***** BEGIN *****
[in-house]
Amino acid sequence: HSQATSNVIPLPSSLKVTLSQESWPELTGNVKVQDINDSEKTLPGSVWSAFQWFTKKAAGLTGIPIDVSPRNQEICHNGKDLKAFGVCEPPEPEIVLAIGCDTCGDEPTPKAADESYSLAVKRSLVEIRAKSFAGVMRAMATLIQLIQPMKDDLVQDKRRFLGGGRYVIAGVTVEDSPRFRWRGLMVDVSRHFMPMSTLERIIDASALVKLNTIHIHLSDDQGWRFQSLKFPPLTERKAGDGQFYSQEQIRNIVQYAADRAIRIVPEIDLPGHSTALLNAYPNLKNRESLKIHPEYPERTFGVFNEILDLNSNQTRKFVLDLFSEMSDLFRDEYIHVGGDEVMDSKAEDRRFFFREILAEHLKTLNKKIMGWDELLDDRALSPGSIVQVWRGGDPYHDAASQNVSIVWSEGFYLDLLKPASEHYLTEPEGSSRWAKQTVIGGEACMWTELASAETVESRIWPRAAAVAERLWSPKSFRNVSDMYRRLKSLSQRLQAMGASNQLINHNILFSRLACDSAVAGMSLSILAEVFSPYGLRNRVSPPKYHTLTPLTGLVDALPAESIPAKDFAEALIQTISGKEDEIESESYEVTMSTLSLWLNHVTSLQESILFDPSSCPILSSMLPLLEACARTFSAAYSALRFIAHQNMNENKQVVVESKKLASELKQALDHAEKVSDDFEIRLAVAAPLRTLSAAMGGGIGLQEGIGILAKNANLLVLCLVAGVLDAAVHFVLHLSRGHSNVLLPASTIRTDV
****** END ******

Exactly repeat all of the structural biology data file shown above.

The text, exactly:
[in-house]
Amino acid sequence: HSQATSNVIPLPSSLKVTLSQESWPELTGNVKVQDINDSEKTLPGSVWSAFQWFTKKAAGLTGIPIDVSPRNQEICHNGKDLKAFGVCEPPEPEIVLAIGCDTCGDEPTPKAADESYSLAVKRSLVEIRAKSFAGVMRAMATLIQLIQPMKDDLVQDKRRFLGGGRYVIAGVTVEDSPRFRWRGLMVDVSRHFMPMSTLERIIDASALVKLNTIHIHLSDDQGWRFQSLKFPPLTERKAGDGQFYSQEQIRNIVQYAADRAIRIVPEIDLPGHSTALLNAYPNLKNRESLKIHPEYPERTFGVFNEILDLNSNQTRKFVLDLFSEMSDLFRDEYIHVGGDEVMDSKAEDRRFFFREILAEHLKTLNKKIMGWDELLDDRALSPGSIVQVWRGGDPYHDAASQNVSIVWSEGFYLDLLKPASEHYLTEPEGSSRWAKQTVIGGEACMWTELASAETVESRIWPRAAAVAERLWSPKSFRNVSDMYRRLKSLSQRLQAMGASNQLINHNILFSRLACDSAVAGMSLSILAEVFSPYGLRNRVSPPKYHTLTPLTGLVDALPAESIPAKDFAEALIQTISGKEDEIESESYEVTMSTLSLWLNHVTSLQESILFDPSSCPILSSMLPLLEACARTFSAAYSALRFIAHQNMNENKQVVVESKKLASELKQALDHAEKVSDDFEIRLAVAAPLRTLSAAMGGGIGLQEGIGILAKNANLLVLCLVAGVLDAAVHFVLHLSRGHSNVLLPASTIRTDV